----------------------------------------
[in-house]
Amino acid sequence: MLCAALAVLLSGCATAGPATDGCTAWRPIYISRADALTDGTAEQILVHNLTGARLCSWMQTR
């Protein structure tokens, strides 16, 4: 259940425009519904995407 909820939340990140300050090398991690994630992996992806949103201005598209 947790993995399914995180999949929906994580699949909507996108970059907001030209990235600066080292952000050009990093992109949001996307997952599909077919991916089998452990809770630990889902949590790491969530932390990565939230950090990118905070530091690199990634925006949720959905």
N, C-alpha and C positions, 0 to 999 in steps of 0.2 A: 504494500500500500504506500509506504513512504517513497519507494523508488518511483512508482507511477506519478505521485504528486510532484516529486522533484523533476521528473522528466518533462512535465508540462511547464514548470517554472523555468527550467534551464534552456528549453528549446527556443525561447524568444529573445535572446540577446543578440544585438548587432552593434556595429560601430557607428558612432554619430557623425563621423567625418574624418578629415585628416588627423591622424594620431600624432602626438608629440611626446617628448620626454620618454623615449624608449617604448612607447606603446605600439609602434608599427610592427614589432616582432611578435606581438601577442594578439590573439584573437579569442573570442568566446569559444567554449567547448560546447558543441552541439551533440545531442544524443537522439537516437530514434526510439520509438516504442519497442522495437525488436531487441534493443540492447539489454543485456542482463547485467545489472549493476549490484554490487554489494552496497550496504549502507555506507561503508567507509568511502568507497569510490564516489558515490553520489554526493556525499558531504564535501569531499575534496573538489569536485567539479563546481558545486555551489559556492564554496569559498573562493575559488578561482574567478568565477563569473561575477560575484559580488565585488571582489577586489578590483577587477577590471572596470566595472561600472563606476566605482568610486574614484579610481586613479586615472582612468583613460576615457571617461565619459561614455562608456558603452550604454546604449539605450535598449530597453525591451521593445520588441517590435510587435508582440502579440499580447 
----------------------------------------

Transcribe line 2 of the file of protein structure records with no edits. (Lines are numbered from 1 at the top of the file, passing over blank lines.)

Amino acid sequence: MLCAALAVLLSGCATAGPATDGCTAWRPIYISRADALTDGTAEQILVHNLTGARLCSWMQTR